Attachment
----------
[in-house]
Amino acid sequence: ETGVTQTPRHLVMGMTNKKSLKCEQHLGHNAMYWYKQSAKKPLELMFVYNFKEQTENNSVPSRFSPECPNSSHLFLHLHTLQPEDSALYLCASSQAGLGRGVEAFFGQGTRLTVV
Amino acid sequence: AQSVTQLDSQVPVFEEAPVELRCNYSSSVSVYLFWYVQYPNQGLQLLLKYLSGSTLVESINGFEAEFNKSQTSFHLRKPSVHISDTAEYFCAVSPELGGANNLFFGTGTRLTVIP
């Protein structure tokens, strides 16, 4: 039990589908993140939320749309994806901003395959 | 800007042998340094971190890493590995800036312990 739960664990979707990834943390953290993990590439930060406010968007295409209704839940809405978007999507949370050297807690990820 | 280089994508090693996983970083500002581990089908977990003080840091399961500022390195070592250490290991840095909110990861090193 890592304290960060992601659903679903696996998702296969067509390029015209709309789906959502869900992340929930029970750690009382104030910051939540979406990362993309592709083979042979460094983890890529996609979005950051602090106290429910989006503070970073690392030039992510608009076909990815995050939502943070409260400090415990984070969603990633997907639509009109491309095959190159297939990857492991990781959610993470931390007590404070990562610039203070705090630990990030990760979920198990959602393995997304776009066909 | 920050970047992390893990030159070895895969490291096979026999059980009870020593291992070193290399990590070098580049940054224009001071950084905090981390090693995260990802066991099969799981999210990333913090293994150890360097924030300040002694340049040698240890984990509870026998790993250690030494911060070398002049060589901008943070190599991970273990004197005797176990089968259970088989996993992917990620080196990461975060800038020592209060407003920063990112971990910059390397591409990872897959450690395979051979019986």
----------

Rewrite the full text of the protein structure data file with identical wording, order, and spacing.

[in-house]
Amino acid sequence: ETGVTQTPRHLVMGMTNKKSLKCEQHLGHNAMYWYKQSAKKPLELMFVYNFKEQTENNSVPSRFSPECPNSSHLFLHLHTLQPEDSALYLCASSQAGLGRGVEAFFGQGTRLTVV
Amino acid sequence: AQSVTQLDSQVPVFEEAPVELRCNYSSSVSVYLFWYVQYPNQGLQLLLKYLSGSTLVESINGFEAEFNKSQTSFHLRKPSVHISDTAEYFCAVSPELGGANNLFFGTGTRLTVIP
């Protein structure tokens, strides 16, 4: 039990589908993140939320749309994806901003395959 | 800007042998340094971190890493590995800036312990 739960664990979707990834943390953290993990590439930060406010968007295409209704839940809405978007999507949370050297807690990820 | 280089994508090693996983970083500002581990089908977990003080840091399961500022390195070592250490290991840095909110990861090193 890592304290960060992601659903679903696996998702296969067509390029015209709309789906959502869900992340929930029970750690009382104030910051939540979406990362993309592709083979042979460094983890890529996609979005950051602090106290429910989006503070970073690392030039992510608009076909990815995050939502943070409260400090415990984070969603990633997907639509009109491309095959190159297939990857492991990781959610993470931390007590404070990562610039203070705090630990990030990760979920198990959602393995997304776009066909 | 920050970047992390893990030159070895895969490291096979026999059980009870020593291992070193290399990590070098580049940054224009001071950084905090981390090693995260990802066991099969799981999210990333913090293994150890360097924030300040002694340049040698240890984990509870026998790993250690030494911060070398002049060589901008943070190599991970273990004197005797176990089968259970088989996993992917990620080196990461975060800038020592209060407003920063990112971990910059390397591409990872897959450690395979051979019986």